Going into Netflix, Inc.'s (NASDAQ:NFLX) fourth-quarter and full-year 2017 financial report, the big question on everyone's mind was subscriber growth. In early October, Netflix announced that it would raise prices on its most popular plans. The standard plan, which allows two concurrent streams and includes HD, increased by $1 to $10.99 per month, while the premium plan, which includes four streams and Ultra HD, increased to $13.99, up $2.
While some worried that the move would stunt subscriber growth, at the time of the announcement, I wrote: "Even after the price increase, Netflix is still the best streaming deal out there, and I believe the subscribers will just keep coming." It looks like many other subscribers felt the same way.
Content drives massive subscriber increases
In the most compelling argument yet that the company's content strategy is working, Netflix reported subscriber growth that vastly exceeded its already-ambitious forecast. Domestic subscribers grew 1.98 million to 54.75 million, an increase of 10.7% year over year. This growth significantly outpaced Netflix's forecast for 1.25 million new domestic subscribers. International subscribers grew by 6.35 million to 62.83 million, an increase of 41.6% year over year. This also flew past Netflix's guidance of 5.05 million new international subs.
This impressive customer growth translated to better-than-expected financial results. Revenue grew to $3.286 billion, up 32.6% year over year. This exceeded analysts' consensus estimates of $3.28 billion and Netflix's own forecast of $3.274 billion. Net income of $186 million soared 178% year over year, edging past Netflix's goal of $183 million. Earnings per share also shined, surging to $0.41, an increase of 173% from the prior-year quarter, and meeting both analysts' and Netflix's own expectations for the quarter.
The average subscription price rose 9% year over year, as the recent price increases gradually began to take effect.
Netflix revealed that it had achieved a full-year international contribution profit. In its fourth-quarter and full-year report for 2016, Netflix said, "On a full-year basis, we expect international contribution loss to improve substantially year on year," so the company achieved this milestone ahead of schedule.
Netflix pointed out several interesting tidbits regarding its content. In its first month, Bright, a movie blending fantasy and crime, became one of the company's most viewed original titles ever. The company also pointed out that its original programs Stranger Things, 13 Reasons Why, and Iron Fist were among the top five most searched TV shows globally in 2017, taking the No. 1, No. 2, and No. 5 spots, respectively -- and held three of the top five for the second year running.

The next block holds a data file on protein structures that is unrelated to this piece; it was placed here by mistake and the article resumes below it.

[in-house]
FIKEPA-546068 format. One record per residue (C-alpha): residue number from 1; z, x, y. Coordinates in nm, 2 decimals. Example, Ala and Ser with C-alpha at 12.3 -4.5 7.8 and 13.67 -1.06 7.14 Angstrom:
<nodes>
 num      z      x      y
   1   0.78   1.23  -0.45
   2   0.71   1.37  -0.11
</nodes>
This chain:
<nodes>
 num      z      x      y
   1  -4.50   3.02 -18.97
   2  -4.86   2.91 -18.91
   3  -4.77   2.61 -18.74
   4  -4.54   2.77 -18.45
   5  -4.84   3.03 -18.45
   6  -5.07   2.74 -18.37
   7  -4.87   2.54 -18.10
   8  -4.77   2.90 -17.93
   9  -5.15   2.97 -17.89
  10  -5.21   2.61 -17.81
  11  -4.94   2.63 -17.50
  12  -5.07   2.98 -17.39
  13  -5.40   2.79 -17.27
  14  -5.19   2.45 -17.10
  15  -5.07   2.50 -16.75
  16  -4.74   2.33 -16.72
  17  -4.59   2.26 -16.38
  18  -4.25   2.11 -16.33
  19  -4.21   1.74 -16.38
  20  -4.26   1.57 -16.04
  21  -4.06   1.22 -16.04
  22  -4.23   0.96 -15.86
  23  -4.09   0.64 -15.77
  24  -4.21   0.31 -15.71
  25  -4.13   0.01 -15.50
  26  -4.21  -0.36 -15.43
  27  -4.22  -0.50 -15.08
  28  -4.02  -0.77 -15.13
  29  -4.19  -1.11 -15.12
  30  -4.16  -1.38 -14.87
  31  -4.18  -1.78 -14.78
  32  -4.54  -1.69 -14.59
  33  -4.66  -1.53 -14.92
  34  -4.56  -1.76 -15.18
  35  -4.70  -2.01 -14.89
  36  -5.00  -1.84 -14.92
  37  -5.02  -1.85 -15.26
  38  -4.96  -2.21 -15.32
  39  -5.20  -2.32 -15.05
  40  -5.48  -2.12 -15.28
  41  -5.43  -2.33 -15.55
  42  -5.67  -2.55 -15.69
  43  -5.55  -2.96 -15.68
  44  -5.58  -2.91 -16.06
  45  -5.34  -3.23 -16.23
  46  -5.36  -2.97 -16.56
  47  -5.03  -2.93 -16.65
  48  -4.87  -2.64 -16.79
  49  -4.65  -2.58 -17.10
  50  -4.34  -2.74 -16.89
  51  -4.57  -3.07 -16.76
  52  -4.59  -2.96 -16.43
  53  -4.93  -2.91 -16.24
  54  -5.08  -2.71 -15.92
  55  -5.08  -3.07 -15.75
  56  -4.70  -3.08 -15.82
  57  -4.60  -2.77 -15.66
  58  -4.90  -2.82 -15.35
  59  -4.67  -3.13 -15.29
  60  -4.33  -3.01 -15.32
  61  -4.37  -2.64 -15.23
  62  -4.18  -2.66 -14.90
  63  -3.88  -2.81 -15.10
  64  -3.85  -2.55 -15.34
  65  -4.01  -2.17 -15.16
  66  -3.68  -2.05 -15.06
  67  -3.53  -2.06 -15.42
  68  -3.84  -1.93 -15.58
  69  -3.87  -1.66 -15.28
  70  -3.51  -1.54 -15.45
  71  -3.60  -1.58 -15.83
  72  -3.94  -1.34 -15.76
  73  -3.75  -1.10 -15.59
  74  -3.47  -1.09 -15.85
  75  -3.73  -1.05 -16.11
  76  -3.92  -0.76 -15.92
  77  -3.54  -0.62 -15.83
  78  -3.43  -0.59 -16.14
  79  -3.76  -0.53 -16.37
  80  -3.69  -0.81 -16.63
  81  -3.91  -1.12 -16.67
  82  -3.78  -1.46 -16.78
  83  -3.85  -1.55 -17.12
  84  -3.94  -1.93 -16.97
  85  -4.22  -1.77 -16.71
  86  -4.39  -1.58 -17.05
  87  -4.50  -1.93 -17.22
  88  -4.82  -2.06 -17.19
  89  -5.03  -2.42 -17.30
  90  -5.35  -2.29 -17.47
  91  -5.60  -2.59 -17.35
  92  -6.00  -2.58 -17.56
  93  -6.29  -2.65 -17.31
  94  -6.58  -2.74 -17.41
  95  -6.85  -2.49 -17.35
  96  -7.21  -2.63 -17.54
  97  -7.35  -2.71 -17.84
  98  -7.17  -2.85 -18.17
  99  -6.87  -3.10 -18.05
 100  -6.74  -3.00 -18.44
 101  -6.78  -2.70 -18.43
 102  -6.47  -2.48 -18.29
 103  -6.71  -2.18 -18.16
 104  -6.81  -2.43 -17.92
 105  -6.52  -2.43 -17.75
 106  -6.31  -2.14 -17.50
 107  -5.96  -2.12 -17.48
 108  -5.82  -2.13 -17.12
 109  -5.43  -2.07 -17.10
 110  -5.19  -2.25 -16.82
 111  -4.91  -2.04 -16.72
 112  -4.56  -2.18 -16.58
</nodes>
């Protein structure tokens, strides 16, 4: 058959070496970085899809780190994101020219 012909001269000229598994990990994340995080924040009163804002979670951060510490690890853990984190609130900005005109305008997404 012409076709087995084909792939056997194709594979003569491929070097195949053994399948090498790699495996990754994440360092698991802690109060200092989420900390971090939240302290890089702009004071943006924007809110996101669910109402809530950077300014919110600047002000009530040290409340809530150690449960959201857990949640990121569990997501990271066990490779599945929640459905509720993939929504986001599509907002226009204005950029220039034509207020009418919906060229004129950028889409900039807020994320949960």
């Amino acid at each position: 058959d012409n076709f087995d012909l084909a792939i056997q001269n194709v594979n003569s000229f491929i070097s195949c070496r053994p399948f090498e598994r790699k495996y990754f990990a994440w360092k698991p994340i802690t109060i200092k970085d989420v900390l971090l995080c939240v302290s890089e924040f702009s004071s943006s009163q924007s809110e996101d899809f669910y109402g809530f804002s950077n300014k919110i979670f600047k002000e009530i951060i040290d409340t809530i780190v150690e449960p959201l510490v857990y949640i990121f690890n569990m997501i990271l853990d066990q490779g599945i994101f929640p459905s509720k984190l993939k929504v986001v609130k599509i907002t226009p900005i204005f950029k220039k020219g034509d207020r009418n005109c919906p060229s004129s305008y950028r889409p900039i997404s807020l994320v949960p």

Netflix also stated that its free cash flow (FCF) for the year came in at negative $2 billion, and it expects to increase that metric to between negative $3.5 billion and negative $4 billion for 2018. The company has long said that it expects to be cash flow negative for years to come. There is light at the end of the tunnel, however. Making an appearance in a shareholder letter is this statement (emphasis mine): "We are increasing operating margins and expect that in the future, a combination of rising operating profits and slowing growth in original content spend will turn our business FCF positive."
To be continued...
For the first quarter of 2018, Netflix is forecasting revenue of $3.686 billion, which would represent 40% year-over-year growth. It expects net income of $282 million, an increase of 58% over the prior-year quarter. Netflix is also calling for net domestic subscriber additions of 1.45 million, while international subs are expected to add 4.9 million, for total subscriber gains of 6.35 million, in what is typically the company's seasonally slow first quarter. Netflix is also targeting a 10% operating margins for the full year, and stated that it now plans to spend between $7.5 billion and $8 billion on content in 2018.
Netflix may have believed that the price increases instituted last quarter would have a negative impact on new customer signups, but its actual subscriber growth has put those fears to rest.